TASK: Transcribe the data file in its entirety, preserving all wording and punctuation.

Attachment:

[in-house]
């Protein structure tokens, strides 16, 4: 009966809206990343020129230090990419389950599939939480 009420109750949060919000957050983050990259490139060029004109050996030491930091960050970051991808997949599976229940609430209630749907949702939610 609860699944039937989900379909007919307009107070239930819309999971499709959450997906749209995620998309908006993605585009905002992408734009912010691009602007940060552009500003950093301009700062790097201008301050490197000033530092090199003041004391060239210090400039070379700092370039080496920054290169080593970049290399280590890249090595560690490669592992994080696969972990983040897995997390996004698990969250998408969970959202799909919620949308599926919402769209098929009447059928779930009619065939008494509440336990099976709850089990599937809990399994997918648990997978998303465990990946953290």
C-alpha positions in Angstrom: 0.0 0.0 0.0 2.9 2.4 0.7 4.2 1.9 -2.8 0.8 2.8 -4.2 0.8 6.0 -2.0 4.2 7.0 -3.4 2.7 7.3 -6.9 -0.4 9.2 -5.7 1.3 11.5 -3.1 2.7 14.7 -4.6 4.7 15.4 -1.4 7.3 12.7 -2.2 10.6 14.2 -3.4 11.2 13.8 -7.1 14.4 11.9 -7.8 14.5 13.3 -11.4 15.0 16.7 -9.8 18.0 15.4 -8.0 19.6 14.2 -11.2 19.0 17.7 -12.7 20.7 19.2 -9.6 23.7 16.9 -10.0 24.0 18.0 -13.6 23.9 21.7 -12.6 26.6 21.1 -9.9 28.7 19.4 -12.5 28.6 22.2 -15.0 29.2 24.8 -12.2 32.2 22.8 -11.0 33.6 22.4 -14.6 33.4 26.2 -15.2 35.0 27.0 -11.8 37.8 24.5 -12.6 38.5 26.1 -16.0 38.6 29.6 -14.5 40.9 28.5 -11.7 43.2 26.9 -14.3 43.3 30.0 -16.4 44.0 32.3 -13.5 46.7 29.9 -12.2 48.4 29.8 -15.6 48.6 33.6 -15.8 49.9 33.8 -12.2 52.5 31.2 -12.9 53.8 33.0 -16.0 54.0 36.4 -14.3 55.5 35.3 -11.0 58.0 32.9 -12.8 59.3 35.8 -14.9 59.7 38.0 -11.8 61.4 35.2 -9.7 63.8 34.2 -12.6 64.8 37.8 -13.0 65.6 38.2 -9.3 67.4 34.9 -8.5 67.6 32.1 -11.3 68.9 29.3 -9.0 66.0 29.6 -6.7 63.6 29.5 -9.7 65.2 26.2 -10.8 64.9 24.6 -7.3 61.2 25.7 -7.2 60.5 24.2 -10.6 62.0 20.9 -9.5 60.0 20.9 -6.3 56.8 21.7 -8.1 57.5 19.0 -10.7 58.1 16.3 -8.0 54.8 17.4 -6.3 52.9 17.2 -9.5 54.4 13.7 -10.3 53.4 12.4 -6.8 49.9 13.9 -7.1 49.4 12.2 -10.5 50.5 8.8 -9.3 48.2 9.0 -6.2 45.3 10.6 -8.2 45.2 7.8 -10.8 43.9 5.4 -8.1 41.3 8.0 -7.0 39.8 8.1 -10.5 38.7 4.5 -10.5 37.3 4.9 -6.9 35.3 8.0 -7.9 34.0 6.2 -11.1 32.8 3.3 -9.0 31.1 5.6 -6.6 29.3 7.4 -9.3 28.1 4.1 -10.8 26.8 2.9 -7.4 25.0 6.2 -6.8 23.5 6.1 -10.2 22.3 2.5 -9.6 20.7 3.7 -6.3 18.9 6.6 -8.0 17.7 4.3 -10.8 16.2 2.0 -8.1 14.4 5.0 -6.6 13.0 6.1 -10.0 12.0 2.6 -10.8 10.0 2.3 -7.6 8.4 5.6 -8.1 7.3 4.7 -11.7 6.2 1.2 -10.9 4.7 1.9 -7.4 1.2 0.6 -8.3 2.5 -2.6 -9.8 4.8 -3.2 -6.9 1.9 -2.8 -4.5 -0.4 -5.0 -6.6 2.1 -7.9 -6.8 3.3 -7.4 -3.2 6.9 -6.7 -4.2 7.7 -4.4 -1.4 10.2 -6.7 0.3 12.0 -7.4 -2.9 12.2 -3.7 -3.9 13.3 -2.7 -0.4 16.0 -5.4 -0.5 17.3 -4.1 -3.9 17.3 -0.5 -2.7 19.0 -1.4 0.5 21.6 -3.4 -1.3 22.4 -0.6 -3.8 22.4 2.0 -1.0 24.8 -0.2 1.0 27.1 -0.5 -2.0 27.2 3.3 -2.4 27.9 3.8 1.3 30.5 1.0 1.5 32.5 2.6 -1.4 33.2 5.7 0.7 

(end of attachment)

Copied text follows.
[in-house]
């Protein structure tokens, strides 16, 4: 009966809206990343020129230090990419389950599939939480 009420109750949060919000957050983050990259490139060029004109050996030491930091960050970051991808997949599976229940609430209630749907949702939610 609860699944039937989900379909007919307009107070239930819309999971499709959450997906749209995620998309908006993605585009905002992408734009912010691009602007940060552009500003950093301009700062790097201008301050490197000033530092090199003041004391060239210090400039070379700092370039080496920054290169080593970049290399280590890249090595560690490669592992994080696969972990983040897995997390996004698990969250998408969970959202799909919620949308599926919402769209098929009447059928779930009619065939008494509440336990099976709850089990599937809990399994997918648990997978998303465990990946953290």
C-alpha positions in Angstrom: 0.0 0.0 0.0 2.9 2.4 0.7 4.2 1.9 -2.8 0.8 2.8 -4.2 0.8 6.0 -2.0 4.2 7.0 -3.4 2.7 7.3 -6.9 -0.4 9.2 -5.7 1.3 11.5 -3.1 2.7 14.7 -4.6 4.7 15.4 -1.4 7.3 12.7 -2.2 10.6 14.2 -3.4 11.2 13.8 -7.1 14.4 11.9 -7.8 14.5 13.3 -11.4 15.0 16.7 -9.8 18.0 15.4 -8.0 19.6 14.2 -11.2 19.0 17.7 -12.7 20.7 19.2 -9.6 23.7 16.9 -10.0 24.0 18.0 -13.6 23.9 21.7 -12.6 26.6 21.1 -9.9 28.7 19.4 -12.5 28.6 22.2 -15.0 29.2 24.8 -12.2 32.2 22.8 -11.0 33.6 22.4 -14.6 33.4 26.2 -15.2 35.0 27.0 -11.8 37.8 24.5 -12.6 38.5 26.1 -16.0 38.6 29.6 -14.5 40.9 28.5 -11.7 43.2 26.9 -14.3 43.3 30.0 -16.4 44.0 32.3 -13.5 46.7 29.9 -12.2 48.4 29.8 -15.6 48.6 33.6 -15.8 49.9 33.8 -12.2 52.5 31.2 -12.9 53.8 33.0 -16.0 54.0 36.4 -14.3 55.5 35.3 -11.0 58.0 32.9 -12.8 59.3 35.8 -14.9 59.7 38.0 -11.8 61.4 35.2 -9.7 63.8 34.2 -12.6 64.8 37.8 -13.0 65.6 38.2 -9.3 67.4 34.9 -8.5 67.6 32.1 -11.3 68.9 29.3 -9.0 66.0 29.6 -6.7 63.6 29.5 -9.7 65.2 26.2 -10.8 64.9 24.6 -7.3 61.2 25.7 -7.2 60.5 24.2 -10.6 62.0 20.9 -9.5 60.0 20.9 -6.3 56.8 21.7 -8.1 57.5 19.0 -10.7 58.1 16.3 -8.0 54.8 17.4 -6.3 52.9 17.2 -9.5 54.4 13.7 -10.3 53.4 12.4 -6.8 49.9 13.9 -7.1 49.4 12.2 -10.5 50.5 8.8 -9.3 48.2 9.0 -6.2 45.3 10.6 -8.2 45.2 7.8 -10.8 43.9 5.4 -8.1 41.3 8.0 -7.0 39.8 8.1 -10.5 38.7 4.5 -10.5 37.3 4.9 -6.9 35.3 8.0 -7.9 34.0 6.2 -11.1 32.8 3.3 -9.0 31.1 5.6 -6.6 29.3 7.4 -9.3 28.1 4.1 -10.8 26.8 2.9 -7.4 25.0 6.2 -6.8 23.5 6.1 -10.2 22.3 2.5 -9.6 20.7 3.7 -6.3 18.9 6.6 -8.0 17.7 4.3 -10.8 16.2 2.0 -8.1 14.4 5.0 -6.6 13.0 6.1 -10.0 12.0 2.6 -10.8 10.0 2.3 -7.6 8.4 5.6 -8.1 7.3 4.7 -11.7 6.2 1.2 -10.9 4.7 1.9 -7.4 1.2 0.6 -8.3 2.5 -2.6 -9.8 4.8 -3.2 -6.9 1.9 -2.8 -4.5 -0.4 -5.0 -6.6 2.1 -7.9 -6.8 3.3 -7.4 -3.2 6.9 -6.7 -4.2 7.7 -4.4 -1.4 10.2 -6.7 0.3 12.0 -7.4 -2.9 12.2 -3.7 -3.9 13.3 -2.7 -0.4 16.0 -5.4 -0.5 17.3 -4.1 -3.9 17.3 -0.5 -2.7 19.0 -1.4 0.5 21.6 -3.4 -1.3 22.4 -0.6 -3.8 22.4 2.0 -1.0 24.8 -0.2 1.0 27.1 -0.5 -2.0 27.2 3.3 -2.4 27.9 3.8 1.3 30.5 1.0 1.5 32.5 2.6 -1.4 33.2 5.7 0.7 